Previously I posted about the pre-planning and initial build of my app, Associate. "Creating My Own Personal Assistant" ended on the setting up of relations between different Active Record models that were created.
Our database structure and relationships remain the same. Serializers have been used as well to ensure specific JSON data structures are received on the server side in a friendly way. Within the Rails application, the
./Gemfile has the active record gem:
We now have the ability to set these serializers, so that when we have access to a User object, we also have access to the plans, assessments and reflections that fall under the User's umbrella. From our
./app/serializers/user_serializer.rb file we have the following syntax:
Other than that, everything else on the server side has remained the same. What's drastically changed is the frontend of my personal assistant application. I have added a react app using the
npx create-react-app associate command.
Please don't mind the less than ideal color scheme
Our component hierarchy has a few added pieces, but the main tree containing all of our Active Record Models is still intact. Using our React Developer Tools we can see the component hierarchy in it's current state:
As you can see here, at the bottom of the tree I have an
AssessmentCenter component. This is a child of the
Dashboard component, but is also a parent to the
Assessment components. This is why it is important to utilize serializers on the server side within Active Record. It gives me the ability to access a User's Assessment and Reflection objects without making unnecessary server requests. Here is what our serializers provide for us:
This displays what just one User object provides to us. From a simple call to the server, we have access to all data related to that User. All you need to do is access the nested data using dot notation.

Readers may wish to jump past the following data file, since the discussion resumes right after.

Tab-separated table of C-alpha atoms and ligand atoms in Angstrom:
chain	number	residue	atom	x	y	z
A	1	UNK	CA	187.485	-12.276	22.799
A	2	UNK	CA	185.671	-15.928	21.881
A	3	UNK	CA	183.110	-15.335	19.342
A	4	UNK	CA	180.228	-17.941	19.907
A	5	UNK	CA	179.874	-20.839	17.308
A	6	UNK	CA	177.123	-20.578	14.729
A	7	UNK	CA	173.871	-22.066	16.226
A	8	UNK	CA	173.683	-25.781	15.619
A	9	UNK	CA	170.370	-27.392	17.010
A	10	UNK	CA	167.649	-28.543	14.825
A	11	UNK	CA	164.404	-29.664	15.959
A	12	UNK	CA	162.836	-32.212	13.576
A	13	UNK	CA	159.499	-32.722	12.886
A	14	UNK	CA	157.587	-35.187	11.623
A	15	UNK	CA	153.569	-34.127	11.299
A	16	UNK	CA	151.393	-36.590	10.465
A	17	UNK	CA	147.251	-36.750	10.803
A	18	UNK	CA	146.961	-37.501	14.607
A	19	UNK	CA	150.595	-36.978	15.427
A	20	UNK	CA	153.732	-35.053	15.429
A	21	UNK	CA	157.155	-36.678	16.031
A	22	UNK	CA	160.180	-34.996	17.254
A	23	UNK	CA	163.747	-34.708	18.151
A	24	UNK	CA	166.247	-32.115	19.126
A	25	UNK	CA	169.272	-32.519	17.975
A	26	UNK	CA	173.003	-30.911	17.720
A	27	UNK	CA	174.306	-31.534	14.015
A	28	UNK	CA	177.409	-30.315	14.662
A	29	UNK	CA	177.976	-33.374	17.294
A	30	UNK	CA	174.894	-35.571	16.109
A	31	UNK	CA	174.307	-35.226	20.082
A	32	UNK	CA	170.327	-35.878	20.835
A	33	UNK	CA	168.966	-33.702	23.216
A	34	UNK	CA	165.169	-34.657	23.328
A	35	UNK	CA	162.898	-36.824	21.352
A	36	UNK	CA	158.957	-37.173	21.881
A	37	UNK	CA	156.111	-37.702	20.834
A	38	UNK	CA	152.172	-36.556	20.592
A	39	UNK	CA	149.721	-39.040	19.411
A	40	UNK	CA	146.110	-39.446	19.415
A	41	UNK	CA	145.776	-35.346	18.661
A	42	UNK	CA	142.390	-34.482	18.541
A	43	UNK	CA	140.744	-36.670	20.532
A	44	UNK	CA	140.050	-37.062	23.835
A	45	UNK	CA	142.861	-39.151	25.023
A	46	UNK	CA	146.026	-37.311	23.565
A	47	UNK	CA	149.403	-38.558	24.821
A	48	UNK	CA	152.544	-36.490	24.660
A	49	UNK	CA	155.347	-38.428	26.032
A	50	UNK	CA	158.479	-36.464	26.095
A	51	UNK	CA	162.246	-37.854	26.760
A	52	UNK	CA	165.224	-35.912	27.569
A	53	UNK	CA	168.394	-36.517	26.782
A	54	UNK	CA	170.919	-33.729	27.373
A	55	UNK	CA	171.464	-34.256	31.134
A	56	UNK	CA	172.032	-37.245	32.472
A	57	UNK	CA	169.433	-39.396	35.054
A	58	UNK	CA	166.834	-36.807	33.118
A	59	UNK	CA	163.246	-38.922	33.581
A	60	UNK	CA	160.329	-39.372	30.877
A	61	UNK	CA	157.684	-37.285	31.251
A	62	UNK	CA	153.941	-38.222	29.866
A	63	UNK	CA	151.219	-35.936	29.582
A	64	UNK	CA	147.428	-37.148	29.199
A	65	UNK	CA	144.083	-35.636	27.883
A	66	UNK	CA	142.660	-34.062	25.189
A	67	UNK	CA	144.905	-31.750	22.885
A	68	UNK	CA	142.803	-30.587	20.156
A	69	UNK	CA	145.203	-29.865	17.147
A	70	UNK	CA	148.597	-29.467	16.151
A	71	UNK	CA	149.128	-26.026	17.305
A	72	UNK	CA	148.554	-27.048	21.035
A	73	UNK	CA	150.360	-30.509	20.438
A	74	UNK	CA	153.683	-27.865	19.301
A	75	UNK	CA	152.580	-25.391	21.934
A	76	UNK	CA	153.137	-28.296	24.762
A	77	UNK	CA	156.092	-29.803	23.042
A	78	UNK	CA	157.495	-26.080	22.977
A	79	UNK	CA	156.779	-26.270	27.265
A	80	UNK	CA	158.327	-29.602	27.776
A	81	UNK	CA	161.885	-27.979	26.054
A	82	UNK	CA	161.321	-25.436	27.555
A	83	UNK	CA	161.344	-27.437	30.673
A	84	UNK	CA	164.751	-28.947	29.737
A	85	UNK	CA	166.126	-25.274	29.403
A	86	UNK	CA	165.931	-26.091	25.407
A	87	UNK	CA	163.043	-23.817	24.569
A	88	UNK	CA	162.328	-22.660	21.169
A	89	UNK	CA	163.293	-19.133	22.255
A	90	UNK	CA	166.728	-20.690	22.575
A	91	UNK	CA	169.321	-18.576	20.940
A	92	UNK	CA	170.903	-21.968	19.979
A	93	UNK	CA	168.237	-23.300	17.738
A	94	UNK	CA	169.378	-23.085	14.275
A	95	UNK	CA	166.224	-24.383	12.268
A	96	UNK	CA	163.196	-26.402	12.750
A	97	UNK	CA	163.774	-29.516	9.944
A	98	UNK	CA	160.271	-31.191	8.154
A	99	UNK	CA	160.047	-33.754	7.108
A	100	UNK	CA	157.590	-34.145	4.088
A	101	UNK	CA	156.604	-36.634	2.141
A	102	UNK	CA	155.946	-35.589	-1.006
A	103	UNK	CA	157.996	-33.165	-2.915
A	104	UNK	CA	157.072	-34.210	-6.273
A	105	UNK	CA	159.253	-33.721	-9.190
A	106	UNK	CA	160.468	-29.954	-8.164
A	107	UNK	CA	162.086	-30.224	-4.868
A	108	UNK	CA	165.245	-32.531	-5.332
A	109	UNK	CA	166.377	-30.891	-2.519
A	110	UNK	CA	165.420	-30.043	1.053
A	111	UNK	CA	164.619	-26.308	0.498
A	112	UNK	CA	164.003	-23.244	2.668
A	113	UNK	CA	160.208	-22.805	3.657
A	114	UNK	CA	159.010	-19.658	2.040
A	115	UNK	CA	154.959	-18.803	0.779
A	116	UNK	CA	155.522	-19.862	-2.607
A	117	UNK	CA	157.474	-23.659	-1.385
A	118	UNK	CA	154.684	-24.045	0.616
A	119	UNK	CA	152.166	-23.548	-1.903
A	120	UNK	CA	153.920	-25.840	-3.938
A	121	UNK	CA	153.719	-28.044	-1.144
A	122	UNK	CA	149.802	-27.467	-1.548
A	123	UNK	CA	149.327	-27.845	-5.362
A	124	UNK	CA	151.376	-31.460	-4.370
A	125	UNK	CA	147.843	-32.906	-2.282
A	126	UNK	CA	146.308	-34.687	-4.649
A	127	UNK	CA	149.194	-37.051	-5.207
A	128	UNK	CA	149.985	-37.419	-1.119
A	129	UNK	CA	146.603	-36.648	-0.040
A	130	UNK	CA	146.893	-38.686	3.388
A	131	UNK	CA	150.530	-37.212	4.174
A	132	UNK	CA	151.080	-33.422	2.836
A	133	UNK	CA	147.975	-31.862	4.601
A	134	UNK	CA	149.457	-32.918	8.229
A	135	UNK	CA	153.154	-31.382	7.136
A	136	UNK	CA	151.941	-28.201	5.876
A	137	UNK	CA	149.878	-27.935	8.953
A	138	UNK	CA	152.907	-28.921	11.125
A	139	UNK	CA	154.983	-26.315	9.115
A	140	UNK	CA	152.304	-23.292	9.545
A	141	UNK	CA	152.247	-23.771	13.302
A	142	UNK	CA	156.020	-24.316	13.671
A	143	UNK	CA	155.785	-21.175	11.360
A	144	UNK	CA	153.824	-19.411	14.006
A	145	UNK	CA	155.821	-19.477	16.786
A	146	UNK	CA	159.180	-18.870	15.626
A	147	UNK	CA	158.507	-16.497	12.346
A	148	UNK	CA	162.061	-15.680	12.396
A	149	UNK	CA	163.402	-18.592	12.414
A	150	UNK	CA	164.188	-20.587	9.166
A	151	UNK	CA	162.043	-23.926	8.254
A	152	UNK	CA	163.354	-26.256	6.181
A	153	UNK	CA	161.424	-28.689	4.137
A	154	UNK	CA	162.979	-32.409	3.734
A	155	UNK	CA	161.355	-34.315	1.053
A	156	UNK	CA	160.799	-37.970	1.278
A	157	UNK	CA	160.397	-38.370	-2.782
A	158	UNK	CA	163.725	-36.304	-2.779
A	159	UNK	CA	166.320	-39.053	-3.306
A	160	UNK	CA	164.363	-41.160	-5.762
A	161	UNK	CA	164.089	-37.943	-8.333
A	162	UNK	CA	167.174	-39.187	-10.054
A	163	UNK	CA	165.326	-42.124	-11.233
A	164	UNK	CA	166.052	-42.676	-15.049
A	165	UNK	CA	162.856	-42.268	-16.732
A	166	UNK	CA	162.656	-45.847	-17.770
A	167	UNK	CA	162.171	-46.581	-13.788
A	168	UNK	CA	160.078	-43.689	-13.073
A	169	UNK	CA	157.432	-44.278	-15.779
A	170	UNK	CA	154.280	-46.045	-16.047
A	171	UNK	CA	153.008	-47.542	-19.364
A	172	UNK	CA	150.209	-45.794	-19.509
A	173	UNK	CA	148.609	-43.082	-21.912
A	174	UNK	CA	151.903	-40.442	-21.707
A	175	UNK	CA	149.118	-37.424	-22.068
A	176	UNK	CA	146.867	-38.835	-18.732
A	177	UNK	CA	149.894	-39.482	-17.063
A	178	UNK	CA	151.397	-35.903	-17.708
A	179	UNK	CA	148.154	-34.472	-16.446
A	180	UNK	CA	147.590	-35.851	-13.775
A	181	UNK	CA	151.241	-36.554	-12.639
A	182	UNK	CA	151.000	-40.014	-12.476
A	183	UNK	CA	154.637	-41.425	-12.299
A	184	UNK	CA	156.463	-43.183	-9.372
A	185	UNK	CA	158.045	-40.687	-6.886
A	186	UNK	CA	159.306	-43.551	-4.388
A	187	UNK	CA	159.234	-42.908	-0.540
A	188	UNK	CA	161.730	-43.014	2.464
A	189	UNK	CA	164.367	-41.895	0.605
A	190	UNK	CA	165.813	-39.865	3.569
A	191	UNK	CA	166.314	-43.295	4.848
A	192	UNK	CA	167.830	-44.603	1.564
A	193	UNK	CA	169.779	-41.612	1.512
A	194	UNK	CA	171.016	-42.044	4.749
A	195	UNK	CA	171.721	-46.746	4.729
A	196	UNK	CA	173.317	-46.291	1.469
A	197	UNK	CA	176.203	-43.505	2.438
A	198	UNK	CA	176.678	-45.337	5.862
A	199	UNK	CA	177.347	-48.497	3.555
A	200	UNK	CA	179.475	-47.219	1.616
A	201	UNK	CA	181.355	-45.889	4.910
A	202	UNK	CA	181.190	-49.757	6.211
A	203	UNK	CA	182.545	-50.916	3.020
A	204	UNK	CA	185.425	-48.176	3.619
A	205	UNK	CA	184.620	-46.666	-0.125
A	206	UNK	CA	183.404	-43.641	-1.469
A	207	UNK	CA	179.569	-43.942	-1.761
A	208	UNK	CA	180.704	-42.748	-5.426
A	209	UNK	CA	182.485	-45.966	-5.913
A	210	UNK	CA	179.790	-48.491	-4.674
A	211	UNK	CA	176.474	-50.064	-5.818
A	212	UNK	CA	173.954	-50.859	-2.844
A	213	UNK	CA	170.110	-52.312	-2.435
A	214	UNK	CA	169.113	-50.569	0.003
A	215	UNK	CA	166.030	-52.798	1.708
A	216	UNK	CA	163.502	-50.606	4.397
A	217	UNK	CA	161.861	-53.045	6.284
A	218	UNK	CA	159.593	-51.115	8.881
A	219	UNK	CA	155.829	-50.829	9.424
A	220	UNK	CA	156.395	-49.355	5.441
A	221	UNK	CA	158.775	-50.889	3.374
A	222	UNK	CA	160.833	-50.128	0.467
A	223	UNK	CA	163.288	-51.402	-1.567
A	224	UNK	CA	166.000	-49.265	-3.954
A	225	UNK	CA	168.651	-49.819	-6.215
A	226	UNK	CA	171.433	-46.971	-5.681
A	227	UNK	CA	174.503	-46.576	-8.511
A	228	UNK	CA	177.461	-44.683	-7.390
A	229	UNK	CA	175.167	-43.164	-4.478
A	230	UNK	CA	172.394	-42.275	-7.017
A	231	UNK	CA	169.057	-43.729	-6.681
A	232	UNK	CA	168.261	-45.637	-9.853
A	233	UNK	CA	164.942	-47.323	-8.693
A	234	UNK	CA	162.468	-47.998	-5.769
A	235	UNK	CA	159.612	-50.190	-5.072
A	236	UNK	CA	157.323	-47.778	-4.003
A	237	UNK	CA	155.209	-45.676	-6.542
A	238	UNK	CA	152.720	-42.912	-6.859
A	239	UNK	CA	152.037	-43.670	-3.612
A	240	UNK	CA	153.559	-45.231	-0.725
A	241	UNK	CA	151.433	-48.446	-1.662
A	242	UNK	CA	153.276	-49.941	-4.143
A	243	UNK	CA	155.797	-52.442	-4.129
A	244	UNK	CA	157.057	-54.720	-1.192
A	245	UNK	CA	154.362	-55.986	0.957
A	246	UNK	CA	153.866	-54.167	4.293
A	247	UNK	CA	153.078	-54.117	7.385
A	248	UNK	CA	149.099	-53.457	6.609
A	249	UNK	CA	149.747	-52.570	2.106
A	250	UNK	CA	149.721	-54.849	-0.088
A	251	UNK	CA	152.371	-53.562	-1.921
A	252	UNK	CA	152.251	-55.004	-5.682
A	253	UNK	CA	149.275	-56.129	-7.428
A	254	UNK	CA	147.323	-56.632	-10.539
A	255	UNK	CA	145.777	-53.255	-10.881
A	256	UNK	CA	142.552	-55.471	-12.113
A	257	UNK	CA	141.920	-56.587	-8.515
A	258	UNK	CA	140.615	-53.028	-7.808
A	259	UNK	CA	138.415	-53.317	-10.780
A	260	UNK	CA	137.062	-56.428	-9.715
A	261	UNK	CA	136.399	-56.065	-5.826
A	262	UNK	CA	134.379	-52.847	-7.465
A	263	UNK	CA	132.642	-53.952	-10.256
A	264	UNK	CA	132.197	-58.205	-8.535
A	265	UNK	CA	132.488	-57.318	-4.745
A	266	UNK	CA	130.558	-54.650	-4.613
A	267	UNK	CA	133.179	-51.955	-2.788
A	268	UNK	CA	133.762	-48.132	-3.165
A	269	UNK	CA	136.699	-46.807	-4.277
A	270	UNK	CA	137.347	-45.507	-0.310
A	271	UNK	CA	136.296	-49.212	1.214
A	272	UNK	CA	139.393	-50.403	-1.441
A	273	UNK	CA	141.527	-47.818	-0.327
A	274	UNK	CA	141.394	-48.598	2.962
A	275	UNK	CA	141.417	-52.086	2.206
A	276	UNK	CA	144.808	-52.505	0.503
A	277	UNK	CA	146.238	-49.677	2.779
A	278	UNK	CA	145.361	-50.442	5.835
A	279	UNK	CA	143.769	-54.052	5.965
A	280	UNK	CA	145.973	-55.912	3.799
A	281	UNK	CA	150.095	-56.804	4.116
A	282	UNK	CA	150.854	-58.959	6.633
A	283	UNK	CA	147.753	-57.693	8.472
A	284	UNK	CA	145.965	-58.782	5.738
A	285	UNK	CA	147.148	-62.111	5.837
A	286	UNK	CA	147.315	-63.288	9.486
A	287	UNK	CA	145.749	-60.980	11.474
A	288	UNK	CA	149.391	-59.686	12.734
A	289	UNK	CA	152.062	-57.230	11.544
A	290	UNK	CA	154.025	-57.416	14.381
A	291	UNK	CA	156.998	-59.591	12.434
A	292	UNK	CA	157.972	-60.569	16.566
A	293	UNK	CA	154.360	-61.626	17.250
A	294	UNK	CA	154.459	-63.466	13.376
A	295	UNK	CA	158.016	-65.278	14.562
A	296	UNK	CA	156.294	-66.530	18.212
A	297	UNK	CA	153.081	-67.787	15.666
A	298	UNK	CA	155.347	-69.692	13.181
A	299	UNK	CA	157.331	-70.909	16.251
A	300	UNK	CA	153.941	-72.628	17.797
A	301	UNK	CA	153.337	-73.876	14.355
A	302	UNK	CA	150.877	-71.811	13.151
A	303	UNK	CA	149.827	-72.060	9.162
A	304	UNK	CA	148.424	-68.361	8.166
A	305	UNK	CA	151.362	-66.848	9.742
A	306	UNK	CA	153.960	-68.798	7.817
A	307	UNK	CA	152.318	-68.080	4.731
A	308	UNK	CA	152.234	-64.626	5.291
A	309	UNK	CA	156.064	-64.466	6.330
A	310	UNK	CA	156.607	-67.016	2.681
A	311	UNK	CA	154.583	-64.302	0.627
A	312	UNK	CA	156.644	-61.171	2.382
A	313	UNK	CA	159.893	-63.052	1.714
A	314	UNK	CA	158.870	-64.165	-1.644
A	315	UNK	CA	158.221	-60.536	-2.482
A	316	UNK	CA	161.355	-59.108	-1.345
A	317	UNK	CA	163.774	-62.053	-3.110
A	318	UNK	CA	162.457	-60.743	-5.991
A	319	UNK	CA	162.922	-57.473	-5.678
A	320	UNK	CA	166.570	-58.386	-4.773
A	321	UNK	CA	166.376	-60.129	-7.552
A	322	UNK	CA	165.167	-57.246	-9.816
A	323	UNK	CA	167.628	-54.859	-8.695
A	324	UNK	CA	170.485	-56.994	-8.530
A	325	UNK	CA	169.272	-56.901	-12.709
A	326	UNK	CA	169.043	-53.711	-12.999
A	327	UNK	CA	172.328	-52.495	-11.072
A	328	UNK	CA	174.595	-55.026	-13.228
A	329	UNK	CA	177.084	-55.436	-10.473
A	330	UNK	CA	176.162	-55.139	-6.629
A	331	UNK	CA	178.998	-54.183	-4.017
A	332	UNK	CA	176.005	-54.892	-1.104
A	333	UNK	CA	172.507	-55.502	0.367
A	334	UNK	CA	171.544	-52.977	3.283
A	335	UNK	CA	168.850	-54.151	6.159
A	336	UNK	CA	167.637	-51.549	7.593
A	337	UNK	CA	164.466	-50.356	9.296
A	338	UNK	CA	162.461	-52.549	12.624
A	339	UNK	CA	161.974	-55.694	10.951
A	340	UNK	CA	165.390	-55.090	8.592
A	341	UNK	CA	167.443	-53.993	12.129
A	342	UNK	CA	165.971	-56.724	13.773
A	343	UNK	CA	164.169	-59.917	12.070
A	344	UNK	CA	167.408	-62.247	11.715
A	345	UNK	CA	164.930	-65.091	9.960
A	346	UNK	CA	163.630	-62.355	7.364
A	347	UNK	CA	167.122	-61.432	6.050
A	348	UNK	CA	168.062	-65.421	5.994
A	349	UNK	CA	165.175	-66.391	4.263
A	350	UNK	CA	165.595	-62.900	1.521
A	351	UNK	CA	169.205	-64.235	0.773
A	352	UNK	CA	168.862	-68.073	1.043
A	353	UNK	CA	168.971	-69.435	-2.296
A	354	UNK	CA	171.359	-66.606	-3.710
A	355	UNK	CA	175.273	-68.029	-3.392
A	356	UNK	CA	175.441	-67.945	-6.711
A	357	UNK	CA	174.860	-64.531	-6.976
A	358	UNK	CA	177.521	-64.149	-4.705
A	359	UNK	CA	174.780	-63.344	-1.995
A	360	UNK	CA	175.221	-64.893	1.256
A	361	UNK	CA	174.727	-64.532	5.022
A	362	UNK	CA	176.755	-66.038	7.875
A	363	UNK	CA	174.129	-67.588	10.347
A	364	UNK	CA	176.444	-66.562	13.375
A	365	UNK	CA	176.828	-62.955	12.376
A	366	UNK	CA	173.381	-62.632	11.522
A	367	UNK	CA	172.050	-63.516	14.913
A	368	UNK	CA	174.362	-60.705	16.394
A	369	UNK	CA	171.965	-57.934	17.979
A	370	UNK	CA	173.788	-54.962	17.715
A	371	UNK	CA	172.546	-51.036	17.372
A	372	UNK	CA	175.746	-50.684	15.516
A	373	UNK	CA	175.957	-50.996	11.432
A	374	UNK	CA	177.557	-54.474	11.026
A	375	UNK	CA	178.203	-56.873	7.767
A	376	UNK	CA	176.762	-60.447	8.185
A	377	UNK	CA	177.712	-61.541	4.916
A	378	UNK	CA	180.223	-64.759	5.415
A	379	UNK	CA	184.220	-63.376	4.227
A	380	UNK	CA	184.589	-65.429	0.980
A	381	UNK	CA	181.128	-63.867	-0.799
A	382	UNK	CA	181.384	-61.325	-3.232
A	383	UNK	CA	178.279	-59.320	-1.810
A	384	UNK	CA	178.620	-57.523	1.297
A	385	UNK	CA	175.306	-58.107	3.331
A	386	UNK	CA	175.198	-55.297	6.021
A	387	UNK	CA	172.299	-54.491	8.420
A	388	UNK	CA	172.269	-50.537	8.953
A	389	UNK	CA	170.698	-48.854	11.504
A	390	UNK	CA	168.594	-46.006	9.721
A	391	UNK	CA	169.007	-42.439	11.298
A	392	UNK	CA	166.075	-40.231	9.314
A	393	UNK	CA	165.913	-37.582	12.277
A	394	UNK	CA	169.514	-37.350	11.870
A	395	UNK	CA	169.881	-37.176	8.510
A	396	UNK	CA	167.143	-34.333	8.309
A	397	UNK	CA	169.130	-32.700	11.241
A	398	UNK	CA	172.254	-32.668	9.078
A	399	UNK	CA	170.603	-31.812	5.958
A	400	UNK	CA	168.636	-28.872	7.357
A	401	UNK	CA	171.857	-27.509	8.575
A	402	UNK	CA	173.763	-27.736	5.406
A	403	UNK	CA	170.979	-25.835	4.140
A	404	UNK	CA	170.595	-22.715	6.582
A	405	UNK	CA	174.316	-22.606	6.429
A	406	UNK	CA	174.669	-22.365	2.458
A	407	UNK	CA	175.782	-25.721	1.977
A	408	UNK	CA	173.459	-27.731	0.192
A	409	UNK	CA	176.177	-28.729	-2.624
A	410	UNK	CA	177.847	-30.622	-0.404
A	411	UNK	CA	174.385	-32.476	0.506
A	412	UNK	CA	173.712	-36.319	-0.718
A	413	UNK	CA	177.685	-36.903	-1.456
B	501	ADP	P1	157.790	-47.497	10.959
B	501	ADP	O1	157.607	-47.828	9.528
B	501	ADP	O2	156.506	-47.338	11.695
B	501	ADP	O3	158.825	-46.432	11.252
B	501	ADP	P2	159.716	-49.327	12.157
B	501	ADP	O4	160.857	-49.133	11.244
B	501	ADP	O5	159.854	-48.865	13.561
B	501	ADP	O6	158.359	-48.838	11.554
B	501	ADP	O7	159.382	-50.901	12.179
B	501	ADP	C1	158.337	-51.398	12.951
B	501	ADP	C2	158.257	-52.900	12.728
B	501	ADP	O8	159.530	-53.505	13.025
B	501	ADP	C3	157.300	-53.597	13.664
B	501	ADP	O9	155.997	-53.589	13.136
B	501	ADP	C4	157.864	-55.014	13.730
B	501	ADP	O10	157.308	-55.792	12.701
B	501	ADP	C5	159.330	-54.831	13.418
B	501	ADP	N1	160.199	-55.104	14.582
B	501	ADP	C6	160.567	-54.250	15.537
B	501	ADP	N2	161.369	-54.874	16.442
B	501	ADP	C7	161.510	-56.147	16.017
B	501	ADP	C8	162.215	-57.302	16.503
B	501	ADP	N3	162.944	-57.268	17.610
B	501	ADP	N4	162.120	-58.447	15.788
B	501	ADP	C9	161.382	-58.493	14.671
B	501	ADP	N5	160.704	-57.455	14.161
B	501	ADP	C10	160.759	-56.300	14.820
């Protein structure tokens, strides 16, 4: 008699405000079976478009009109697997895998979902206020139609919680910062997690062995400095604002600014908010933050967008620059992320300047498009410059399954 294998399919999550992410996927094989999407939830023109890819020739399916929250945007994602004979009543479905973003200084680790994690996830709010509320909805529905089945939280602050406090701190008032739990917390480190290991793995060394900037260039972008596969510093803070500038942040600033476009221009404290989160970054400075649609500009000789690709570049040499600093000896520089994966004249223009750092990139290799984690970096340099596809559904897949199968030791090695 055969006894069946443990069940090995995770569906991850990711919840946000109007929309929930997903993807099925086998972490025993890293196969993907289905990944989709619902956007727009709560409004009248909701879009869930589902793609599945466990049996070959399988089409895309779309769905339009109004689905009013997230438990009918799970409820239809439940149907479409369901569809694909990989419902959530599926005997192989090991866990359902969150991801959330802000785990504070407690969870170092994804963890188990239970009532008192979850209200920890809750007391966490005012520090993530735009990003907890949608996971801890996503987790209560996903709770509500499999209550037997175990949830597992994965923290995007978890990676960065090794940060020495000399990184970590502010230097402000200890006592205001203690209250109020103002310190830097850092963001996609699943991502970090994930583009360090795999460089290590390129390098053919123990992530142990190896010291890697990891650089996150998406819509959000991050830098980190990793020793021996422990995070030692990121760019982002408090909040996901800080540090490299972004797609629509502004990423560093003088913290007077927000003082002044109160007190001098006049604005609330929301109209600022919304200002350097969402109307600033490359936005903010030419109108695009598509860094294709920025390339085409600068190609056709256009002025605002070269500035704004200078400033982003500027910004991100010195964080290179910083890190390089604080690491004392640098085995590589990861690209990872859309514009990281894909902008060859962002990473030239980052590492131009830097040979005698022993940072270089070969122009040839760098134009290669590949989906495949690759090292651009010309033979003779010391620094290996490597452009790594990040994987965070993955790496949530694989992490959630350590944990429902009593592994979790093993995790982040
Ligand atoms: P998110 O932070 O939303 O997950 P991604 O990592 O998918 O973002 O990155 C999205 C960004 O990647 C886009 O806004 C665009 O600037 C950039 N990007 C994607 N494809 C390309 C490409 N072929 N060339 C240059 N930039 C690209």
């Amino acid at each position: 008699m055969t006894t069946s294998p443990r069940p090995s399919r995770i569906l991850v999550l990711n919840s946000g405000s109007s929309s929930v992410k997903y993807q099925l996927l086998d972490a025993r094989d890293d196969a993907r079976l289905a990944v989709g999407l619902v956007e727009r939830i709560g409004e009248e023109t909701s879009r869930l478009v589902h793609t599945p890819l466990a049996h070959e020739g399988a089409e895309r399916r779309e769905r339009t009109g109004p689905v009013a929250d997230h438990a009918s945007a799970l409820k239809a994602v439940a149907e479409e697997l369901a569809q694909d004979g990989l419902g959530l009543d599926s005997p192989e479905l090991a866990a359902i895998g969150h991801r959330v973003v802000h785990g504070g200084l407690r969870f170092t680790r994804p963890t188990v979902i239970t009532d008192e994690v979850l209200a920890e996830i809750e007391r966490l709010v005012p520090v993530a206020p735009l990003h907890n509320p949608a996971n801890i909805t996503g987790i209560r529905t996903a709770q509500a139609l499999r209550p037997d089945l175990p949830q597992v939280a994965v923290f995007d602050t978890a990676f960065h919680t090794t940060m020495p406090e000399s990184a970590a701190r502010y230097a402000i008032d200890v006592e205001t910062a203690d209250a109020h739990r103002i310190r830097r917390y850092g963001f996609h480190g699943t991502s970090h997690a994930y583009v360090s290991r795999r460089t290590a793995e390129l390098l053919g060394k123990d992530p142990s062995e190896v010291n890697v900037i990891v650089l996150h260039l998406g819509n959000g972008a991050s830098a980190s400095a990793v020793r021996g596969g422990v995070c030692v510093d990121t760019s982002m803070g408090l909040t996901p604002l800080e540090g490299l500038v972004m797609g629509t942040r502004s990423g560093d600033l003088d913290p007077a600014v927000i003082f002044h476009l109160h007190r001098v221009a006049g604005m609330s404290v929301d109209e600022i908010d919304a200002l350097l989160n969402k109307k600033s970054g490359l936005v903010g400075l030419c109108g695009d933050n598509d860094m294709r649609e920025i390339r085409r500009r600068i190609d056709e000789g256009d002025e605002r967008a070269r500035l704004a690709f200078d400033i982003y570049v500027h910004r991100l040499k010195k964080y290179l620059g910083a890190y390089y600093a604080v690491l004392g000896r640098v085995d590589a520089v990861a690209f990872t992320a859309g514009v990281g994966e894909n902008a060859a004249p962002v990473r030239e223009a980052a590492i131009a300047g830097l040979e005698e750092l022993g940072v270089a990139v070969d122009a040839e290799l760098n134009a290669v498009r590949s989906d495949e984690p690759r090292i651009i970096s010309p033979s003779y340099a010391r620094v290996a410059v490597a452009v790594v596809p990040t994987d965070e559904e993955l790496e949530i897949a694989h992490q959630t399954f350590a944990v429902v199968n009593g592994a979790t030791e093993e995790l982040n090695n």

We saw the complete component hierarchy above. Let's dive into that a bit. The App component is the overall Parent component, which contains the
AssessmentContainer also have multiple children components. Why such a complex (relatively speaking of course) component hierarchy for such a simple application?
Well, it helps me to stay organized within the structure of my applications. Additionally, when other developers look at my code, I want them to be able to easily read and dissect the code. Following the Thinking In React methods, especially the Single Responsibility Theory - which is the idea that each component should have a single responsibility, my goal is to keep organized for easily adding features in the future.
My aim is to get my personal assistant back to work. It's vital that I provide organization, simplicity and the proper data tools to have it running its best.
Please feel free to check out the repository on GitHub. I'm always open to feedback and general discussion. Stay tuned for an update soon, as this blog starts my 30 day blog challenge!!!